- Saturday, August 23, 2008
Angel of Fire: Kahlo, Mexico, and Film
Date + TimeSaturday, August 23, 2008
LocationPhyllis Wattis Theater
Alberto Gout, 1949, 101 min.
One of the most popular Mexican films ever made, the cult sensation Aventurera is a famous example of cabaretera, a curious film noir and musical hybrid wildly popular in Mexico in the 1940s and 1950s. Starring Ninón Sevilla, whom Variety called "a cross between Rita Hayworth and Carmen Miranda," the film follows the melodramatic rise and fall of a popular nightclub star with a dark past.
Enamorada (A Woman in Love)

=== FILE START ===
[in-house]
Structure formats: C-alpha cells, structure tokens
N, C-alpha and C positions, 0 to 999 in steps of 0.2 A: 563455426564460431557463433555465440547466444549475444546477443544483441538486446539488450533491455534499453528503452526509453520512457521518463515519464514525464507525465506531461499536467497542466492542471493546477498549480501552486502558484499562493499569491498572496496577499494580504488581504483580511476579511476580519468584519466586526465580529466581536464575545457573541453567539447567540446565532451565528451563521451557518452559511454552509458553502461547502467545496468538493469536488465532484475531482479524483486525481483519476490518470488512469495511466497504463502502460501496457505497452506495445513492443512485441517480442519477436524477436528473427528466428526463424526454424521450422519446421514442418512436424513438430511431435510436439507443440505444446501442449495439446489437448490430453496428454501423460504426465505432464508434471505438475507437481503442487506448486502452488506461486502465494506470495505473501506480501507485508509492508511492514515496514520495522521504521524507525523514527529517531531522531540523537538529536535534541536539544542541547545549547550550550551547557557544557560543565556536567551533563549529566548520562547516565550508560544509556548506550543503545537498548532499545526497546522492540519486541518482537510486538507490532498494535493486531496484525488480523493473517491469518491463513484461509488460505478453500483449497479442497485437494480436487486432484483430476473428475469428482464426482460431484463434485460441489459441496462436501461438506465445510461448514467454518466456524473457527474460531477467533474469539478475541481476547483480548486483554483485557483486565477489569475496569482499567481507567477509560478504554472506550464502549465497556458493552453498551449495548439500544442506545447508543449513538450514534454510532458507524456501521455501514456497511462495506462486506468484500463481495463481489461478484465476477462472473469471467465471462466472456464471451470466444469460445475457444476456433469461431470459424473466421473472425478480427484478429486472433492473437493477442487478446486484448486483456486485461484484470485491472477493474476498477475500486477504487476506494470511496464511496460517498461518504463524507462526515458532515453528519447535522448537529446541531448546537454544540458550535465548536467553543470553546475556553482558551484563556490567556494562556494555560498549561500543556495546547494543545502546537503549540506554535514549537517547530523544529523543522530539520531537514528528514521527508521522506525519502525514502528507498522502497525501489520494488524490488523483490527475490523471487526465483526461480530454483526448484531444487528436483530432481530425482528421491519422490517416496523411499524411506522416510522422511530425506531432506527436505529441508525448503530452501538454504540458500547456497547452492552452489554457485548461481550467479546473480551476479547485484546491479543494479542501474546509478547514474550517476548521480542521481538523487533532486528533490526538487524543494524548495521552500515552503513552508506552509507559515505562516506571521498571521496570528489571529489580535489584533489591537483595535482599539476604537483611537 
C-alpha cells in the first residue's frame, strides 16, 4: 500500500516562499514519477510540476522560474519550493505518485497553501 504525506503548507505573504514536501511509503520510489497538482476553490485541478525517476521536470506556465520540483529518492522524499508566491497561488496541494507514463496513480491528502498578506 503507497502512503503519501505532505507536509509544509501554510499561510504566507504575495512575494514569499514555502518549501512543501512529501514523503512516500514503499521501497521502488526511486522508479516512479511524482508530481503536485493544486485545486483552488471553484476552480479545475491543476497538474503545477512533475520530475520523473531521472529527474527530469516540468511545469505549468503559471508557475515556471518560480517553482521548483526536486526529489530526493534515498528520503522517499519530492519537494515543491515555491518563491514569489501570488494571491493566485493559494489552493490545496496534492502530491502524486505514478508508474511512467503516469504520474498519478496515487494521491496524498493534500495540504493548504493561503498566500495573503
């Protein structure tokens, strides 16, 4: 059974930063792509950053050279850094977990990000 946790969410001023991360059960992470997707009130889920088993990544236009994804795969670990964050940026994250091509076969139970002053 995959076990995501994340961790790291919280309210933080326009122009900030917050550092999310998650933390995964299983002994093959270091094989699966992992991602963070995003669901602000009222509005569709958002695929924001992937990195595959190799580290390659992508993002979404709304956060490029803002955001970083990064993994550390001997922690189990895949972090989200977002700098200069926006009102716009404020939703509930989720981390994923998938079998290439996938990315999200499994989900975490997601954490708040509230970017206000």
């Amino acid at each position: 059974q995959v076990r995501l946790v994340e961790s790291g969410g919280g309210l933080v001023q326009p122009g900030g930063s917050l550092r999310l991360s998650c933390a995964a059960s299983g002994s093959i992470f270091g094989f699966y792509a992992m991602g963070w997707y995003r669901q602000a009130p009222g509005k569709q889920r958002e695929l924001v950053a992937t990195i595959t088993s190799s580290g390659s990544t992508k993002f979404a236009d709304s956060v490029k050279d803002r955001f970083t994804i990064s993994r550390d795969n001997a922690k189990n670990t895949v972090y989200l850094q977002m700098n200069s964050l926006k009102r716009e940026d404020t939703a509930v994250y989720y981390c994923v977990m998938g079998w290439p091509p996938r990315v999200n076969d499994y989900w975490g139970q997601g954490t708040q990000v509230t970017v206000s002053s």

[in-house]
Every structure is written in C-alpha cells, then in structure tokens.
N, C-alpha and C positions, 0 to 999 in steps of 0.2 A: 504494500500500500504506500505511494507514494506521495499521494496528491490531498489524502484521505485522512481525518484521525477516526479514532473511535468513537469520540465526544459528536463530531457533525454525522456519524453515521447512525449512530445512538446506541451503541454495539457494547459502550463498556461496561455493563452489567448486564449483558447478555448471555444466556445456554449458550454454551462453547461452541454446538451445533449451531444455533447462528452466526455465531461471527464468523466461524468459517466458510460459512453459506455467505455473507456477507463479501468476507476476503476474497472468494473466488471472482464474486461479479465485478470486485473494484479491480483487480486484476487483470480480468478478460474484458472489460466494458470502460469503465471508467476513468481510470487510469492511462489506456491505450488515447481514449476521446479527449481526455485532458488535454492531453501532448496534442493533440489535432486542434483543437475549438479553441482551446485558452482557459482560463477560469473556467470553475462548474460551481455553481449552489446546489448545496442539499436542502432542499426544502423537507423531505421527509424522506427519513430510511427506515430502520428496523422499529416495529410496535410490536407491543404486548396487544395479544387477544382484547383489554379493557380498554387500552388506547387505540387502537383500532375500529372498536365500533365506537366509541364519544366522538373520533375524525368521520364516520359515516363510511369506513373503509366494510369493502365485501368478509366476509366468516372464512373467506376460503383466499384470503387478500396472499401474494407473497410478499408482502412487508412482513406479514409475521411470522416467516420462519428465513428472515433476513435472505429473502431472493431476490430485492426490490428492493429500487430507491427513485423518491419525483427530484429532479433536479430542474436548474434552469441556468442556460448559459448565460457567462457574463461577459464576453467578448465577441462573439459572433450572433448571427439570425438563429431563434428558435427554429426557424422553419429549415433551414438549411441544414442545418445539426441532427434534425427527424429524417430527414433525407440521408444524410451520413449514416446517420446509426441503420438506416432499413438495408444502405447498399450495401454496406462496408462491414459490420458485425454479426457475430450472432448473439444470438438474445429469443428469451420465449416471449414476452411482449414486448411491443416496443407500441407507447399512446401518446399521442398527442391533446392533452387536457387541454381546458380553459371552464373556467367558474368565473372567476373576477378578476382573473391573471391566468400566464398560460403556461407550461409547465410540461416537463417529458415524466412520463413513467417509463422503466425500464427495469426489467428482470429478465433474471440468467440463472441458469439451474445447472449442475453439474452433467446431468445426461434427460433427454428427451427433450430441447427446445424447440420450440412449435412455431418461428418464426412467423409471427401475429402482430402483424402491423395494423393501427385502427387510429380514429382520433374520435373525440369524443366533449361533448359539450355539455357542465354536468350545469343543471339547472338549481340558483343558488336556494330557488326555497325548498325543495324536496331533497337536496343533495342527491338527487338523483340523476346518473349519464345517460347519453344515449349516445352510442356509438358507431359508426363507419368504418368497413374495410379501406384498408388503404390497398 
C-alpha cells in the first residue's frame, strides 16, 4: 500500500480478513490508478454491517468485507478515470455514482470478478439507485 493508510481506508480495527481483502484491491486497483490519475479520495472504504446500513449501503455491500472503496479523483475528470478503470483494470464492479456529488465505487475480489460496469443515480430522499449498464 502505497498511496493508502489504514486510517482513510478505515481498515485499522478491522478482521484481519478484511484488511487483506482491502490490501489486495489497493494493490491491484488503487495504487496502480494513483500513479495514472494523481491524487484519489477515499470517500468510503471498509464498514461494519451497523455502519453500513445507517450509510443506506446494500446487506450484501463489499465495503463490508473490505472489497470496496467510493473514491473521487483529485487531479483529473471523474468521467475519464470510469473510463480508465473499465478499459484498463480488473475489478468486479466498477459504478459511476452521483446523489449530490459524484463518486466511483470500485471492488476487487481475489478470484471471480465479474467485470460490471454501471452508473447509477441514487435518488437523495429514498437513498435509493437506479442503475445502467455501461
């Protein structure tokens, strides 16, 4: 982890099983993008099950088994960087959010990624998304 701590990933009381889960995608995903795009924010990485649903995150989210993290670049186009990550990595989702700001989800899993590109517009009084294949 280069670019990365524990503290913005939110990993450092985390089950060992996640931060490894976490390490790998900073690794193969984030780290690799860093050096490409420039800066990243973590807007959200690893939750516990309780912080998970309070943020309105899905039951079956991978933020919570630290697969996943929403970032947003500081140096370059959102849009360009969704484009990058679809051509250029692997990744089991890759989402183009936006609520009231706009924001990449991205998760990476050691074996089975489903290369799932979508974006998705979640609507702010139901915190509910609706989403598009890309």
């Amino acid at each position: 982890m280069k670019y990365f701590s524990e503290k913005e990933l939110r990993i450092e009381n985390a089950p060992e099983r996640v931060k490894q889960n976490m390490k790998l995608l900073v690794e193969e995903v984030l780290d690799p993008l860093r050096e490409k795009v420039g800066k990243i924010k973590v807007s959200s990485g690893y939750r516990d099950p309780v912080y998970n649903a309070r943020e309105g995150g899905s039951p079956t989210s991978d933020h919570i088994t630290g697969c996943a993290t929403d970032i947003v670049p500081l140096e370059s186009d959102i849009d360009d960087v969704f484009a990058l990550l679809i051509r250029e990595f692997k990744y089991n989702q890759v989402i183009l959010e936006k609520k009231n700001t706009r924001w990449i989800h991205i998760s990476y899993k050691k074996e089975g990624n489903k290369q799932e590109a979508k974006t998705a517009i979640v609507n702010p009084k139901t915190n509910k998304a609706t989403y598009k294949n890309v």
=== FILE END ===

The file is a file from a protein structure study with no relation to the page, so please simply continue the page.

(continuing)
Emilio Fernández, 1946, 99 min.
Phyllis Wattis Theater
Widely regarded as the "most beautiful face in the history of Mexican cinema," María Félix was a one-time lover of Diego Rivera who starred in a string of "moustache-meets-mantilla" melodramas in which her strong character is finally overwhelmed by a still stronger male. Enamorada follows the same theme, but on a lighter note - it's a Mexican Taming of the Shrew. A revolutionary general rides into her town and executes some token aristocrats before falling for Félix.
Admission + Ticketing
$5 general; free for SFMOMA members or with museum admission (requires a free ticket, which can be picked up in the Haas Atrium). Double features: films offered on the same date are included in one ticket. Tickets are available at the Museum (with no surcharge) or online.
Film at SFMOMA is generously supported by the Phyllis C. Wattis Foundation and Carla Emil and Rich Silverstein.Buy tickets